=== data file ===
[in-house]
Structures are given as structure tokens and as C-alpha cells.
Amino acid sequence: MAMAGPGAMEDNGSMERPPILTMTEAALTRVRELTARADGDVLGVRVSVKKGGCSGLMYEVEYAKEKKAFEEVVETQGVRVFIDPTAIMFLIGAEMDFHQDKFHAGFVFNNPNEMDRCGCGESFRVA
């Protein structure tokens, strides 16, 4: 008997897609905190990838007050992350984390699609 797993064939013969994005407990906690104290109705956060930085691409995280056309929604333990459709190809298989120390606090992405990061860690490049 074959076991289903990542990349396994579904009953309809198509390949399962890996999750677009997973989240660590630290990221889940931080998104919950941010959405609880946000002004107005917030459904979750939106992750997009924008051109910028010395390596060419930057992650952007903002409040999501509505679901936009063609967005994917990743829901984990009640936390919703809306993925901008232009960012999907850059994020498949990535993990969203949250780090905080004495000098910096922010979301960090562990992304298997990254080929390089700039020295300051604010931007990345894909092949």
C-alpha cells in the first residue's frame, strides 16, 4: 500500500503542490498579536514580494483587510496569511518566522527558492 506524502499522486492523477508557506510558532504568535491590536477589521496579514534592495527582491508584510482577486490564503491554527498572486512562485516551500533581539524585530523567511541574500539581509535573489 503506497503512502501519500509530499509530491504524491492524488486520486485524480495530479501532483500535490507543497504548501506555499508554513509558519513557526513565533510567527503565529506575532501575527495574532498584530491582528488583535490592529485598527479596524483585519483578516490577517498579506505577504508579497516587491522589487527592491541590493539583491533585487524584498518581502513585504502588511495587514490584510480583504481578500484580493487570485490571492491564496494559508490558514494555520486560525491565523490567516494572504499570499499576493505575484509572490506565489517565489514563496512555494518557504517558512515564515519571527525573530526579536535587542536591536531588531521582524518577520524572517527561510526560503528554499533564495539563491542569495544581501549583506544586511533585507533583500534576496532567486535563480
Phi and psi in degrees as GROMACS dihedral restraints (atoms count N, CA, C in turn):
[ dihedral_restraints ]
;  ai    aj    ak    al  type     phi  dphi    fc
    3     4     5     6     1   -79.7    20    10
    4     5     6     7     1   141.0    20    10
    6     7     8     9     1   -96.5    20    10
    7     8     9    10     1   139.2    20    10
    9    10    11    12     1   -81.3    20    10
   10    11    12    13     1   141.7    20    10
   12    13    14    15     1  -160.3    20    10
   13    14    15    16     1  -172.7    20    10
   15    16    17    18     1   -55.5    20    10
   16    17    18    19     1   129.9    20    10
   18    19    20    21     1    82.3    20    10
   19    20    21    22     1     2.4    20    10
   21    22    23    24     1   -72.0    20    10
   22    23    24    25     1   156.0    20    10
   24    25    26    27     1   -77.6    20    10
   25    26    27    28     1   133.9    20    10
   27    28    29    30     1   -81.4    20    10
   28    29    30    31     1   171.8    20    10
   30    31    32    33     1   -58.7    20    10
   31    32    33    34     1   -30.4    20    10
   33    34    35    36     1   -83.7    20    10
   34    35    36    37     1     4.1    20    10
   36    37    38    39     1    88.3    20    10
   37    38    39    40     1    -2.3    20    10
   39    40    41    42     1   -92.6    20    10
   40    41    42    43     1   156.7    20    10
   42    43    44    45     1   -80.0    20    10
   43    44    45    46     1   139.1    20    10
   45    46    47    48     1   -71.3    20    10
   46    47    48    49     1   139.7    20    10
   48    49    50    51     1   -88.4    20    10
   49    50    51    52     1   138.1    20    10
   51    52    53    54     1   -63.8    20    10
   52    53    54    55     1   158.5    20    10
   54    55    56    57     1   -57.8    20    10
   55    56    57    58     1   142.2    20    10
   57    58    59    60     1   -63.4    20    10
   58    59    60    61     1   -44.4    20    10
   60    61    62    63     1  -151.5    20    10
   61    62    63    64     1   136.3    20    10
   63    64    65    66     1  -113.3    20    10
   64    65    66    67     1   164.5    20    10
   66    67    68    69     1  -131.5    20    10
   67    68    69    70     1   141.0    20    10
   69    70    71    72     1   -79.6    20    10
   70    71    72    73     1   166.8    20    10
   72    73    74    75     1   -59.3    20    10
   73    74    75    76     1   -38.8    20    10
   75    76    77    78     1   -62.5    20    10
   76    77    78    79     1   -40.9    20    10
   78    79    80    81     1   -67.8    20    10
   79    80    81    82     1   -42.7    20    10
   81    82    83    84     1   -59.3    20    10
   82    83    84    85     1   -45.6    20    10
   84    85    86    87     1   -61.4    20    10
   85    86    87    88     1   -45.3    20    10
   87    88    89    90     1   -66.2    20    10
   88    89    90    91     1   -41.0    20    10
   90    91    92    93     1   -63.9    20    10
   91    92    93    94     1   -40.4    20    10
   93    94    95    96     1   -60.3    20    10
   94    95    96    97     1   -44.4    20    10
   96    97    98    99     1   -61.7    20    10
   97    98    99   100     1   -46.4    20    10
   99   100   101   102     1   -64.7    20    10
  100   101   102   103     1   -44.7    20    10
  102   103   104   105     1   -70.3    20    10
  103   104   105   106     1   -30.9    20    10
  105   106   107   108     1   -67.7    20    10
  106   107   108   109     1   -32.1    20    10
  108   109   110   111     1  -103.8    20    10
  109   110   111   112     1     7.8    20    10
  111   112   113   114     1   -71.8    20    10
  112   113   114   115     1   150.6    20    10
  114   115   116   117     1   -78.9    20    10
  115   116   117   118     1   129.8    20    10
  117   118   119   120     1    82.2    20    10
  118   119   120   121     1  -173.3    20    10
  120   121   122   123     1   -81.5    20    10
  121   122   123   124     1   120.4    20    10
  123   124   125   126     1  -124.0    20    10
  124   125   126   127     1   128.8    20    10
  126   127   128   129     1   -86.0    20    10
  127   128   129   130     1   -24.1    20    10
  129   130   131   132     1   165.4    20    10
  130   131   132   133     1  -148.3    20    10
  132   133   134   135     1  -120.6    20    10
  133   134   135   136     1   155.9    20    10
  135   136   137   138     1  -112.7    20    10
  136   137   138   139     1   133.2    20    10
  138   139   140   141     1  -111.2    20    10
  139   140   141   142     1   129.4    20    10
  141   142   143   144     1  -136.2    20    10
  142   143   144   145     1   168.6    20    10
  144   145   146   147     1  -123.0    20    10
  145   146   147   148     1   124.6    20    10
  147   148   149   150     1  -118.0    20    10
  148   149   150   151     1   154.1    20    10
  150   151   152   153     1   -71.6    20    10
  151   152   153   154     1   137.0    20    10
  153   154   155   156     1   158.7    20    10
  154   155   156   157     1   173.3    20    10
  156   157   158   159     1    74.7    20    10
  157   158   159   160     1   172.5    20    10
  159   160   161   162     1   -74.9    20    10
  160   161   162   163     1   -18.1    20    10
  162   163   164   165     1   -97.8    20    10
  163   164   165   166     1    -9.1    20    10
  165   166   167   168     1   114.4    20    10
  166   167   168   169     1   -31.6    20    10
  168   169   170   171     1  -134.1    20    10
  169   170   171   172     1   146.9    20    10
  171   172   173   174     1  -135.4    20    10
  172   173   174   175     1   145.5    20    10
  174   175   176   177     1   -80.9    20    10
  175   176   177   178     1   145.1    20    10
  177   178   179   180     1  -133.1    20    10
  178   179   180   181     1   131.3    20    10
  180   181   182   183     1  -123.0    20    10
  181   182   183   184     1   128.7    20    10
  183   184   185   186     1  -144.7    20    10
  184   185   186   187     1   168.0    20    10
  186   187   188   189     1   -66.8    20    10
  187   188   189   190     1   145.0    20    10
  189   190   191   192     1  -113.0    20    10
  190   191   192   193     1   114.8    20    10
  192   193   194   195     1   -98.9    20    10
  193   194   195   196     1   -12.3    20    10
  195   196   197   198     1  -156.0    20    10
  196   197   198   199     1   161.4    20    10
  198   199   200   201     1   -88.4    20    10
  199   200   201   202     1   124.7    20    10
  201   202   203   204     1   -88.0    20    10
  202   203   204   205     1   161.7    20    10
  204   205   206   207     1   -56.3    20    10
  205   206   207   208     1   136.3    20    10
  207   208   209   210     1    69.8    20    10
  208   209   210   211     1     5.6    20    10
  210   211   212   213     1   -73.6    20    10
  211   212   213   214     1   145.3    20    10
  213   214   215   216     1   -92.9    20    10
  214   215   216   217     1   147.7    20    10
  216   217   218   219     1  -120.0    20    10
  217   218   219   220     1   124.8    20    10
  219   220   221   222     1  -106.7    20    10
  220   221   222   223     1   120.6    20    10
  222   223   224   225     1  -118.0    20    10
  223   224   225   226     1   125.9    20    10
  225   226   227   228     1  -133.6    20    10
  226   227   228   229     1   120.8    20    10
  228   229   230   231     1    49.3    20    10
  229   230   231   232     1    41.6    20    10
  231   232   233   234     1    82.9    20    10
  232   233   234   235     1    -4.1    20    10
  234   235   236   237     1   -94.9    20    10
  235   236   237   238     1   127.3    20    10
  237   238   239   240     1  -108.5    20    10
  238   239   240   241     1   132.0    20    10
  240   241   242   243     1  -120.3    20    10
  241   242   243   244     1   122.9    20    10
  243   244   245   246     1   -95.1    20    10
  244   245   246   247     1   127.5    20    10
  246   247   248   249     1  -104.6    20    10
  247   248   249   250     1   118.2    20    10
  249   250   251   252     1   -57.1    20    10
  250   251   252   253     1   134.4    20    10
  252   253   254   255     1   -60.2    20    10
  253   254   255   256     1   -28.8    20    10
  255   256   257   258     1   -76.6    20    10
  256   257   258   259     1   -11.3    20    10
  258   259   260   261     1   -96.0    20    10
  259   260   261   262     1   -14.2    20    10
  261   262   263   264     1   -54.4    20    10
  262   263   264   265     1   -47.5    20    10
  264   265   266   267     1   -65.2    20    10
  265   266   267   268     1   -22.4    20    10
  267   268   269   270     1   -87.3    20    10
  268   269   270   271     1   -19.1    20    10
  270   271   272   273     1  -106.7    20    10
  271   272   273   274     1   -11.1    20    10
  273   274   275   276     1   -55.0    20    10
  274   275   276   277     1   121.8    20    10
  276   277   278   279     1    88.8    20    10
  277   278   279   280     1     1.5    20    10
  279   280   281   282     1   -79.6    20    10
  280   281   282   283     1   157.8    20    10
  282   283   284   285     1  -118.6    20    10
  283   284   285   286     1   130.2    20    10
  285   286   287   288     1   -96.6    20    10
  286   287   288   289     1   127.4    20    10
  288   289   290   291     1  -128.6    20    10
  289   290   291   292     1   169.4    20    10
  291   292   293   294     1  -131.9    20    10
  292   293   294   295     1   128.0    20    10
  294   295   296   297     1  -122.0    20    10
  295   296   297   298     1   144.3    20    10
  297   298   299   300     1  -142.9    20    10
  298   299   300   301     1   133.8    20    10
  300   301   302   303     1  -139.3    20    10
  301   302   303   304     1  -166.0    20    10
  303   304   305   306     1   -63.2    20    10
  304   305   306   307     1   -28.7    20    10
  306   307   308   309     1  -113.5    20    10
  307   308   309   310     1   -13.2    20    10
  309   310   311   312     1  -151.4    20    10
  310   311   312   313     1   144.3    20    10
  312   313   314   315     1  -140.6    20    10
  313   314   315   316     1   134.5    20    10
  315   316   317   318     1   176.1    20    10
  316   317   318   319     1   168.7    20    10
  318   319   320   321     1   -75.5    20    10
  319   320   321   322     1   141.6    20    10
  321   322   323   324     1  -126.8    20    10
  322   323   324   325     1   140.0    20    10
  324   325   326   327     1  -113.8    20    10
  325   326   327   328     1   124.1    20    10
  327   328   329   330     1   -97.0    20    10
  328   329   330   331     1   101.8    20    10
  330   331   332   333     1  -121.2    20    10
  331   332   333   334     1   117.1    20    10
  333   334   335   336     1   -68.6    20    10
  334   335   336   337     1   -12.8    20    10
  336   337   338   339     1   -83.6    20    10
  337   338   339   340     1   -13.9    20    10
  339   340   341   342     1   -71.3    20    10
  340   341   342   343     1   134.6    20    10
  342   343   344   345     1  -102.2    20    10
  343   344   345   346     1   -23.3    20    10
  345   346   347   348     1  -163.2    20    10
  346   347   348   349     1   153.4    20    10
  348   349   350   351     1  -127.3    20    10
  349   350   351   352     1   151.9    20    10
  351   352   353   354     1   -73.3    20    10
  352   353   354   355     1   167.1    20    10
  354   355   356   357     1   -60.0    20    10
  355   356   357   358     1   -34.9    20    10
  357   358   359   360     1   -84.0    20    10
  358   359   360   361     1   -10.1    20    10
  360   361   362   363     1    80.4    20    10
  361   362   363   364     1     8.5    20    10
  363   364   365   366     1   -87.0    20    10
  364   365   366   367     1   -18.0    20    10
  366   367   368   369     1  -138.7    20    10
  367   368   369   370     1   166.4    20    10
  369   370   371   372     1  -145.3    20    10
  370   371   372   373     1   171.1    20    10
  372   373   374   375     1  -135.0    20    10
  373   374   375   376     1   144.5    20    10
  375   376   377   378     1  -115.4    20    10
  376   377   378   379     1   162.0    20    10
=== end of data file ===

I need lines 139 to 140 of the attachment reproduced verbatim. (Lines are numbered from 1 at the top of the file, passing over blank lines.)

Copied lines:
  198   199   200   201     1   -88.4    20    10
  199   200   201   202     1   124.7    20    10